Prepaid solar energy could very well be the savior for the rental markets challenge of heightening electricity bills. Approximately 1.8 million rooftops in Australia belong to the residential rental market.
Historically, this sub-market has been largely ignored by solar companies targeting the residential market. The focus has always been on homeowners, but all of that is about to change, if one Australian company has its way.
Why haven’t landlords of apartment buildings taken advantage of photovoltaic technologies so far? On a large scale, the issue lies around misplaced incentives. Landlords typically don’t experience the same level of incentive to convert to green electricity because they aren’t the ones who pay for the electricity being consumed in their buildings. Likewise, renters do not have the incentives to purchase solar panels because they do not own the building and cannot make changes to it even if they want to. The problem is the same all over the world, but one Australian company is changing the dynamics of this issue.
Prepaid Solar, a Sydney based solar group, has devised a technology that allows tenants to prepay for their electricity and then track their electricity consumption using their sub-meter display. Since tenants are able to track their usage of electricity, they are given the incentive to use less in order to save money. Using Prepaid Solar’s system, tenants are able to purchase more electricity when their tab is running low using the phone, internet or even in person in some buildings.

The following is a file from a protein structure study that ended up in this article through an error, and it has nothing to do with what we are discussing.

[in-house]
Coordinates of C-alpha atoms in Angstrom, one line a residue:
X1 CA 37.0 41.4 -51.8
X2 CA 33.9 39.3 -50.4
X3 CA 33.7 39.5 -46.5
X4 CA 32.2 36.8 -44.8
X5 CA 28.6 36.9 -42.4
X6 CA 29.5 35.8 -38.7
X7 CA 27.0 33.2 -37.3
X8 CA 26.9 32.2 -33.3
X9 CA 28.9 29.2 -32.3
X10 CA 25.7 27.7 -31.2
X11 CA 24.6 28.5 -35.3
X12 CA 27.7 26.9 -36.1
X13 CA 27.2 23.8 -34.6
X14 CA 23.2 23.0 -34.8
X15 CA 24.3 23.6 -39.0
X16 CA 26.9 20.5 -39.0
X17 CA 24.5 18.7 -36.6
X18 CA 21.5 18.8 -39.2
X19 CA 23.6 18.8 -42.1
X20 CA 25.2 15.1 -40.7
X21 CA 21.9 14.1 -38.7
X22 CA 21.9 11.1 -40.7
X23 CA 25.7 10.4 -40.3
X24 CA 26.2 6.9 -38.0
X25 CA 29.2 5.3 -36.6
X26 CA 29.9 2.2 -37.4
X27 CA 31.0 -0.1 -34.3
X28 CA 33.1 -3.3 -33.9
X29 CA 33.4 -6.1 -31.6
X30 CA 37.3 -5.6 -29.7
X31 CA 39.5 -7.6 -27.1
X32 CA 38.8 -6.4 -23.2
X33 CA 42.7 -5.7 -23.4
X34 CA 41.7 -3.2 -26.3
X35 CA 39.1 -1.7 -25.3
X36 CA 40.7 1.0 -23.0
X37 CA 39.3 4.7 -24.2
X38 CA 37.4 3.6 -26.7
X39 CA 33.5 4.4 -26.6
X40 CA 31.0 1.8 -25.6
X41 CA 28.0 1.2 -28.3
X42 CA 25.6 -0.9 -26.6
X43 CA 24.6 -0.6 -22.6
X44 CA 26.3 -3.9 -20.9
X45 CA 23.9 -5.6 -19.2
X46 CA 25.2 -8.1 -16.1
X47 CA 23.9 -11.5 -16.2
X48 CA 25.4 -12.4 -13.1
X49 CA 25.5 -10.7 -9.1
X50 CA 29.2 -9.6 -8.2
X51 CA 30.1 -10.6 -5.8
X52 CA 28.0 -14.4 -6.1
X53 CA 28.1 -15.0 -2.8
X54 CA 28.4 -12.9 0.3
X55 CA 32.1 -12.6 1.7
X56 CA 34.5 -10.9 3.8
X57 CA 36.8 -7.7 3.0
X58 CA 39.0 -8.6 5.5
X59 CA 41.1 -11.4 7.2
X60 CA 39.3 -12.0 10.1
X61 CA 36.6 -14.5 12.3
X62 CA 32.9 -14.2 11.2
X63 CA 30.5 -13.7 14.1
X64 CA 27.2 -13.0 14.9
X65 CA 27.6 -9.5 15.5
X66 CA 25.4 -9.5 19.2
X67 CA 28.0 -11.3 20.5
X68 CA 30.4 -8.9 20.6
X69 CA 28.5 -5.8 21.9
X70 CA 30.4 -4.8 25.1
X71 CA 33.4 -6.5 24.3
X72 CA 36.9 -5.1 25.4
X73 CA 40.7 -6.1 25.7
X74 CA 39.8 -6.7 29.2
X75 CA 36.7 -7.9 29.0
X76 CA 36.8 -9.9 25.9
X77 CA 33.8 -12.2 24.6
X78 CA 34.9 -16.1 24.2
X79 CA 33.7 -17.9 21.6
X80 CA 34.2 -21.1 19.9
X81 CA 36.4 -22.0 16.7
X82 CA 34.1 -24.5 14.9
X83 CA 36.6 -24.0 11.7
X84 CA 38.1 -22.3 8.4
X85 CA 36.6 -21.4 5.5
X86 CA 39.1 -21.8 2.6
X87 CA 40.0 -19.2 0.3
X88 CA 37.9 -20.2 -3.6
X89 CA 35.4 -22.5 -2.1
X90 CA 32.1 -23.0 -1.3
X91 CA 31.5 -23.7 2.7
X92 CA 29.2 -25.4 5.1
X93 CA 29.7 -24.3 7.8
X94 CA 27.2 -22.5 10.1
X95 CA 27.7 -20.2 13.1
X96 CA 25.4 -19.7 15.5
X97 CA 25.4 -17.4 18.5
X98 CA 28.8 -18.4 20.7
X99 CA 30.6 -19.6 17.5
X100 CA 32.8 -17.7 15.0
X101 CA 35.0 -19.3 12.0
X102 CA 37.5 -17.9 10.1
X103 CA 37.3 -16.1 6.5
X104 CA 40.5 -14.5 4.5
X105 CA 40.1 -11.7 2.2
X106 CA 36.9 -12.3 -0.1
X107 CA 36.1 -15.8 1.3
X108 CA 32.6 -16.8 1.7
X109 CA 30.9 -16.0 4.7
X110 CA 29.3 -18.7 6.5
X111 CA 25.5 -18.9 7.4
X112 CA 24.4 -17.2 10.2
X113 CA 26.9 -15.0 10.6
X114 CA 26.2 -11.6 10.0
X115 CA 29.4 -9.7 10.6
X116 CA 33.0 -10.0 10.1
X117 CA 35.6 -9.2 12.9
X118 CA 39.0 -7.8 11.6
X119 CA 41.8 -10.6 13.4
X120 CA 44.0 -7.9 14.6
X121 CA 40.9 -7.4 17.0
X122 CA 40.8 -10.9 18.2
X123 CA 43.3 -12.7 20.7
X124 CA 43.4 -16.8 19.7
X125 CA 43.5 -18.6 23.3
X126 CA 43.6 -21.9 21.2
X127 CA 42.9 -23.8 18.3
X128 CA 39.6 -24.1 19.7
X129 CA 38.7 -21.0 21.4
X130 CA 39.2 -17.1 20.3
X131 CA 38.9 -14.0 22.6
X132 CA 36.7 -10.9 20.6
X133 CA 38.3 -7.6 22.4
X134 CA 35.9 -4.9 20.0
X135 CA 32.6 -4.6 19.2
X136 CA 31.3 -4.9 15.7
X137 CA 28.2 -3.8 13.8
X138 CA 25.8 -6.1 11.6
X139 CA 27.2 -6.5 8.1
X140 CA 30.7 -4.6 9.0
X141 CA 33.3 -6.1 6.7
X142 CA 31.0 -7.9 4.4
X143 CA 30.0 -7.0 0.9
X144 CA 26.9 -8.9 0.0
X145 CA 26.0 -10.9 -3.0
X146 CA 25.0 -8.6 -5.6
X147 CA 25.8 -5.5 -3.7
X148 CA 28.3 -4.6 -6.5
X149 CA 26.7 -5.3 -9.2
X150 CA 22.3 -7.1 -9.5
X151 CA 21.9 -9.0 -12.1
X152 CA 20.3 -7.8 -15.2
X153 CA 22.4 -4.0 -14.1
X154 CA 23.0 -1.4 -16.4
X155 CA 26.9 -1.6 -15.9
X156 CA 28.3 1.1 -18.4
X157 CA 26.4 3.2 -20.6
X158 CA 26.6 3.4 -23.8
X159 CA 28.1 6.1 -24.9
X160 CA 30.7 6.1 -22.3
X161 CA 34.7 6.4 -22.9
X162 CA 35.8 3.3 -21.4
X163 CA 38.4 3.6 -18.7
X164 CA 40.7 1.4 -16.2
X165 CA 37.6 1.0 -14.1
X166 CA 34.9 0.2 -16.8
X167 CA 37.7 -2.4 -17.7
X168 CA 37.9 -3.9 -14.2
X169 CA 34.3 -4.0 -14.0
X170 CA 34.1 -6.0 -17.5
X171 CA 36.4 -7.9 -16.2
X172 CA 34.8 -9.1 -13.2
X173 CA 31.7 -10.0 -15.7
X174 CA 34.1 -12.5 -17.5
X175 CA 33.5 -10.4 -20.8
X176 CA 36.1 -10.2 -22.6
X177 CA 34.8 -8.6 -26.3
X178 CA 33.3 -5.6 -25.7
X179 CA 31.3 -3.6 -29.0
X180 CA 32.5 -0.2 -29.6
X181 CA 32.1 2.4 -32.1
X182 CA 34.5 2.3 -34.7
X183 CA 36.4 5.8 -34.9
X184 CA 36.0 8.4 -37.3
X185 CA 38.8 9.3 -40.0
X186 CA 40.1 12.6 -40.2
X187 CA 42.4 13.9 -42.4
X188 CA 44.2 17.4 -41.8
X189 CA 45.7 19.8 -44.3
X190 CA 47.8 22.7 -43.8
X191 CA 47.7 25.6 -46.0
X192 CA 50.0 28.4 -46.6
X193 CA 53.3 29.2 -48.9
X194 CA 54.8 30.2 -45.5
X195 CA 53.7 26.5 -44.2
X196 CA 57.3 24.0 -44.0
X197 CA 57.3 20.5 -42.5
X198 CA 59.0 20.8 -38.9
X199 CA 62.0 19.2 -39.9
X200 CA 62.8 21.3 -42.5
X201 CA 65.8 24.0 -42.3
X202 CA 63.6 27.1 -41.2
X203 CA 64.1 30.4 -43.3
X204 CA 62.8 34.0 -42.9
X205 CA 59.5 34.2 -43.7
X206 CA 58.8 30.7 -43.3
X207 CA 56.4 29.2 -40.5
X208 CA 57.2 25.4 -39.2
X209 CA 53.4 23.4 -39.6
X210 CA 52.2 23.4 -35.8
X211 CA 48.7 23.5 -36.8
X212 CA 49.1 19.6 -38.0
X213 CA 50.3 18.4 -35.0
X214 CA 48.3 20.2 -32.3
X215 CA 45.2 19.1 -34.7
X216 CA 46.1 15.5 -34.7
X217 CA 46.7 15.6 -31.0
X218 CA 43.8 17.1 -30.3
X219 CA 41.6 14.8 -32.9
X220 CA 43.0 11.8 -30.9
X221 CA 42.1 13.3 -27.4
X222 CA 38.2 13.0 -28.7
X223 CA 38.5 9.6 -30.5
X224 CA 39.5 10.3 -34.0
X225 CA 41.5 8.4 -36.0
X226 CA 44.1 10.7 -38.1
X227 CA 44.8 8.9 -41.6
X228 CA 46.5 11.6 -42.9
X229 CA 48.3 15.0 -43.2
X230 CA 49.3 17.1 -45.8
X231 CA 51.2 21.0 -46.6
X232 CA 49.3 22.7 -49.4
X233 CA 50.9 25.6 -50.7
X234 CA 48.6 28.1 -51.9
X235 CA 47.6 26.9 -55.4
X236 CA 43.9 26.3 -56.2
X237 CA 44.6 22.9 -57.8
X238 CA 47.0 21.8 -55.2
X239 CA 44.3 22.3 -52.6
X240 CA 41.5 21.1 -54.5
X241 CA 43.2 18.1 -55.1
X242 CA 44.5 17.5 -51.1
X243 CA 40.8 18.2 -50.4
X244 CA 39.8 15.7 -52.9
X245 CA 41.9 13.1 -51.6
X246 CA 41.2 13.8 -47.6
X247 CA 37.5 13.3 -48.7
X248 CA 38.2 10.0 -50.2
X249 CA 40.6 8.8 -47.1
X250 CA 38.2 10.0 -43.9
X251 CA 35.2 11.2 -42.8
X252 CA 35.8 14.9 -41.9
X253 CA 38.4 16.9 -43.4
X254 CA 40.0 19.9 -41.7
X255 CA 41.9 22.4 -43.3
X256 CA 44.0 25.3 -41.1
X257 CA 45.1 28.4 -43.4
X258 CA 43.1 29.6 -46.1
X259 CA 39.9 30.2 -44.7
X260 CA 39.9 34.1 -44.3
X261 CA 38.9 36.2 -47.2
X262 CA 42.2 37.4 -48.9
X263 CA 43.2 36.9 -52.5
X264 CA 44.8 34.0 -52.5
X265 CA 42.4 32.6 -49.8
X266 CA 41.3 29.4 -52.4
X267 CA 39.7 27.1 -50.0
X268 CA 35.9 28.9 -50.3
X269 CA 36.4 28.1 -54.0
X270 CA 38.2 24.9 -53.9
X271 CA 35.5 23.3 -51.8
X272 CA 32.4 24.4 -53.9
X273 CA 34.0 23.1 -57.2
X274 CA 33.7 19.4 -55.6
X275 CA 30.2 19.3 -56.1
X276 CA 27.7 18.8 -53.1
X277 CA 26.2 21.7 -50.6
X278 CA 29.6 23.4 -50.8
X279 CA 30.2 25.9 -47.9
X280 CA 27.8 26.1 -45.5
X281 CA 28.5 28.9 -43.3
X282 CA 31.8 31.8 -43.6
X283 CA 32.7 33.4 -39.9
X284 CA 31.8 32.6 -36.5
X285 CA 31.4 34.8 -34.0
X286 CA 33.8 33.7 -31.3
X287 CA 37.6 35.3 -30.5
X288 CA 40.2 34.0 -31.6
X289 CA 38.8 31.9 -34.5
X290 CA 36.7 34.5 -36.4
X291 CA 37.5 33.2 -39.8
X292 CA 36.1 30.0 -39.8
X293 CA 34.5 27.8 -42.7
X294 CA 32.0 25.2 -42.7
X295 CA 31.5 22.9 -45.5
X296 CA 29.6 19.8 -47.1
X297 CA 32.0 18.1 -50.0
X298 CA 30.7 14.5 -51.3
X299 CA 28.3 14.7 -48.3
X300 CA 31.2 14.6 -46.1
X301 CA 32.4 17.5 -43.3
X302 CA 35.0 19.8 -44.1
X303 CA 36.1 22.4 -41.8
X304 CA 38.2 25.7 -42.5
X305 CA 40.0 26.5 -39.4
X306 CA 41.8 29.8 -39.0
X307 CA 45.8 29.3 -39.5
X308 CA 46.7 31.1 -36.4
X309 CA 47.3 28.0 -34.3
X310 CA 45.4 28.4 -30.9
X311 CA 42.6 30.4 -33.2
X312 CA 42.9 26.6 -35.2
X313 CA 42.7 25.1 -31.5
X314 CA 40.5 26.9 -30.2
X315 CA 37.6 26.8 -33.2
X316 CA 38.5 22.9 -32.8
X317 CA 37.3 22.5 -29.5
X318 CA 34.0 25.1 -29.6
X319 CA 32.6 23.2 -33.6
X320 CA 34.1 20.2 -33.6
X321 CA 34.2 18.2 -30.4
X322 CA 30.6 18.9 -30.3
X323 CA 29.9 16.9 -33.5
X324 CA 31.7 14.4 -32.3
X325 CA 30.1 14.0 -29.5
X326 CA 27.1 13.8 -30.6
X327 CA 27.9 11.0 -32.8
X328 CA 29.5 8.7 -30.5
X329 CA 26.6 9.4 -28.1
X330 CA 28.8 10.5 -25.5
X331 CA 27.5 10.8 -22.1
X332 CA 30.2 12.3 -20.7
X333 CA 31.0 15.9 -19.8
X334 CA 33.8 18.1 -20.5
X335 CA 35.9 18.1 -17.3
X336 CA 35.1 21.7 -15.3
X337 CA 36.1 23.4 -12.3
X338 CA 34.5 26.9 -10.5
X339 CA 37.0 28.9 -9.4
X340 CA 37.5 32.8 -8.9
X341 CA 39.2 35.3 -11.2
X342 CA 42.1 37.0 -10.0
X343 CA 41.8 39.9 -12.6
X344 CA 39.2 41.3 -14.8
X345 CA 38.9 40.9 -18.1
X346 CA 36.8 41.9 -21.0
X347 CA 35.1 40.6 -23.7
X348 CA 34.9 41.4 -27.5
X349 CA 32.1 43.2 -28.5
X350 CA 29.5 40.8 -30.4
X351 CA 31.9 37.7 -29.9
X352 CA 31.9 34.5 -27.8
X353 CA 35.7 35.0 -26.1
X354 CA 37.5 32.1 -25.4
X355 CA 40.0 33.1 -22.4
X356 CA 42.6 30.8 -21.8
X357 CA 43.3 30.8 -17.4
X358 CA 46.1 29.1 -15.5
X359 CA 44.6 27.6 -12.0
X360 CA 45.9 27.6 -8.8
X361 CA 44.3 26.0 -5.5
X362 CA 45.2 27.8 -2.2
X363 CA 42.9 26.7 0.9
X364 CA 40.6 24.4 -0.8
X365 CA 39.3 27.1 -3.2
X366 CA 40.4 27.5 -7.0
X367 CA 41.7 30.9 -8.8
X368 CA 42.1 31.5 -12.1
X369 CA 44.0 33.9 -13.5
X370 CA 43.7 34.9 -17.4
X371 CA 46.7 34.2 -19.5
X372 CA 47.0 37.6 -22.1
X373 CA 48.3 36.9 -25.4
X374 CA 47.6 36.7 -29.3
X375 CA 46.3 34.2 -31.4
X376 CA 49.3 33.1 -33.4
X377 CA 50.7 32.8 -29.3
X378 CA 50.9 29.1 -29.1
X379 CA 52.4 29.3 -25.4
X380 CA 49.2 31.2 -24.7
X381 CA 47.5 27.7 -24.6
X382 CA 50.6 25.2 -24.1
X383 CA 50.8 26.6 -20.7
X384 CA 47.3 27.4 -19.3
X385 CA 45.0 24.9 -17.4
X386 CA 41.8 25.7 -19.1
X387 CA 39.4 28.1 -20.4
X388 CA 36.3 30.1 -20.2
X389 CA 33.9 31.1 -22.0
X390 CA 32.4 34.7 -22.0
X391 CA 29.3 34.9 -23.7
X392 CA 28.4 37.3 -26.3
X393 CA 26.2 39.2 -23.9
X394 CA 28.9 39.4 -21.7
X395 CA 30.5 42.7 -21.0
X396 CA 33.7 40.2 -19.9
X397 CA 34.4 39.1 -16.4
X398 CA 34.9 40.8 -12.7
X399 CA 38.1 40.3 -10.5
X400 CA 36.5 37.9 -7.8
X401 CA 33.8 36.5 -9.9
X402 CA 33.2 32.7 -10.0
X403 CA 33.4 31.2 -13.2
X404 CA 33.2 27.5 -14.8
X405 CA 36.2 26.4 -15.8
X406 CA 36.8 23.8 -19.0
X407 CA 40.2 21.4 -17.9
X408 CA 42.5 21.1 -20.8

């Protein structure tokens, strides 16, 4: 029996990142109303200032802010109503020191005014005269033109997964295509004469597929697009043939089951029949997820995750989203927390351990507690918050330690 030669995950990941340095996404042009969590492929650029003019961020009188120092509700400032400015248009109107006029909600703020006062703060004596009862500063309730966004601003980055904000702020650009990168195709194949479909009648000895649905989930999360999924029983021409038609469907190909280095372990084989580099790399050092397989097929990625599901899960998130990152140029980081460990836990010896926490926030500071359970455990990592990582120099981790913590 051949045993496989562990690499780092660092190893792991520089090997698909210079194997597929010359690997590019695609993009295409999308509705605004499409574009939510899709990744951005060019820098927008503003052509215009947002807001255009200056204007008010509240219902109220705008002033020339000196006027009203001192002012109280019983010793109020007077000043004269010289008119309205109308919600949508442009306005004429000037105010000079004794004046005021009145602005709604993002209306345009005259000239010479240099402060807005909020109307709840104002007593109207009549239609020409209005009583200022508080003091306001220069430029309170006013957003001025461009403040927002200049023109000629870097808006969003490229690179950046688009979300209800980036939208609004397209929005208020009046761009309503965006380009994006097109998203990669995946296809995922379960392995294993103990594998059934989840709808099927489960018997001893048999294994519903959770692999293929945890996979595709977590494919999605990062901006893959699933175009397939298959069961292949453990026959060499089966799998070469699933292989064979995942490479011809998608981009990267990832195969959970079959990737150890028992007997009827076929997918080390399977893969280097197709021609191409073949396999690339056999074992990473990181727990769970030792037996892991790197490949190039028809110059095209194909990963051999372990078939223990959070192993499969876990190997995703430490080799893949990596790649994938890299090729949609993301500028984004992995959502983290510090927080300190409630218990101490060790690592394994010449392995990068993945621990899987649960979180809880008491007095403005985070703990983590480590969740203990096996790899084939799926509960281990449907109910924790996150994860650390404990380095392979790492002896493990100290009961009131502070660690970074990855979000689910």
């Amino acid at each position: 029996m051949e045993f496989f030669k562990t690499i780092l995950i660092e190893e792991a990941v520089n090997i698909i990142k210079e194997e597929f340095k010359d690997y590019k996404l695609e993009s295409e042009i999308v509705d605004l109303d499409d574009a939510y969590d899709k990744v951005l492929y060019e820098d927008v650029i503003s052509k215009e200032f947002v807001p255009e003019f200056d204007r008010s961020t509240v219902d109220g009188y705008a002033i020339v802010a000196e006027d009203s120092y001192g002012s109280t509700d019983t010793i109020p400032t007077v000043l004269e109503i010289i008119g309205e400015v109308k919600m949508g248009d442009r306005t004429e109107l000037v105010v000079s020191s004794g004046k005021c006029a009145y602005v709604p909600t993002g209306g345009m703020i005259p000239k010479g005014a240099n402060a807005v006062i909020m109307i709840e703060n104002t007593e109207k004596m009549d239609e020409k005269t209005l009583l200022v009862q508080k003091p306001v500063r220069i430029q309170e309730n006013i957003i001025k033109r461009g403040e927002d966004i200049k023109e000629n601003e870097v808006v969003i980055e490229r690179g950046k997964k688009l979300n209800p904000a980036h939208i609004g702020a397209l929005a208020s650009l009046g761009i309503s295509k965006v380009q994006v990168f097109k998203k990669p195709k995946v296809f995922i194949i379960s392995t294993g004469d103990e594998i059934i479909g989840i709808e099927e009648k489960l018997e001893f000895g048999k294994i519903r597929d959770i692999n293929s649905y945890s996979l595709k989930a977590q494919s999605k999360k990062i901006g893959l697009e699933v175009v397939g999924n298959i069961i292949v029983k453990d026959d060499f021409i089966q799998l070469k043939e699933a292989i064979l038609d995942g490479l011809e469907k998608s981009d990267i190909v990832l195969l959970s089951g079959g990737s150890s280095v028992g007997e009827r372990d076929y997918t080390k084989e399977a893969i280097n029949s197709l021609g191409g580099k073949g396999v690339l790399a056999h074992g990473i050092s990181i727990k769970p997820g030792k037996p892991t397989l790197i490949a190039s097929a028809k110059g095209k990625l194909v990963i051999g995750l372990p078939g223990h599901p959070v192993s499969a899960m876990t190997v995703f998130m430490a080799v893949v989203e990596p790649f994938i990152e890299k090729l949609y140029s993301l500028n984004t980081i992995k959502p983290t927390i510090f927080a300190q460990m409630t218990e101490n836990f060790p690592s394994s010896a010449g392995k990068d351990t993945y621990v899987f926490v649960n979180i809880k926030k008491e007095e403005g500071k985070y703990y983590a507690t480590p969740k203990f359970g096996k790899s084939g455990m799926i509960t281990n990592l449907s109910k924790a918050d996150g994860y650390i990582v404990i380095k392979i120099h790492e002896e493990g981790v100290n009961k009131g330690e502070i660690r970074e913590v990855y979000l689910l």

One building that has adopted Prepaid Solar’s is Varsity Towers, which houses hundreds of Bond University students. Students pay for a fair allocation of electricity and a sub-meter that is located in every unit counts backwards from the credited amount. The meter’s display shows energy usage and the remaining balance.
The savings are significant for both landlords and tenants. As the owner and purchaser of the solar power system and the sub-metering system, the landlord can turn a profit from selling the ‘free’ electricity generated by the solar panels to their tenants all the while passing some of the savings on to tenants. This can often translate into a 5% discount on tenants’ energy bills as well as an improved living experience with their sub-meter monitoring system. An additional benefit for landlords is that the value of their property increases. With this scheme, landlords receive quick payback of their initial investment and returns between 20% and 40%, depending on the commercial site. Having green power might even help landlords attract more tenants.
While the business case may seem stronger for landlords, it’s actually a really good deal for tenants as well. Without having to invest or do any research, tenants receive an upgrade to their living quarters, the knowledge that their energy is sourced from solar power, an approximate 5% discount on their electrical bill and the ability to track their consumption of electricity in real time.
Regardless of whether the system is perfectly fair, it’s still about getting solar energy out there and it’s about time that someone addressed this market.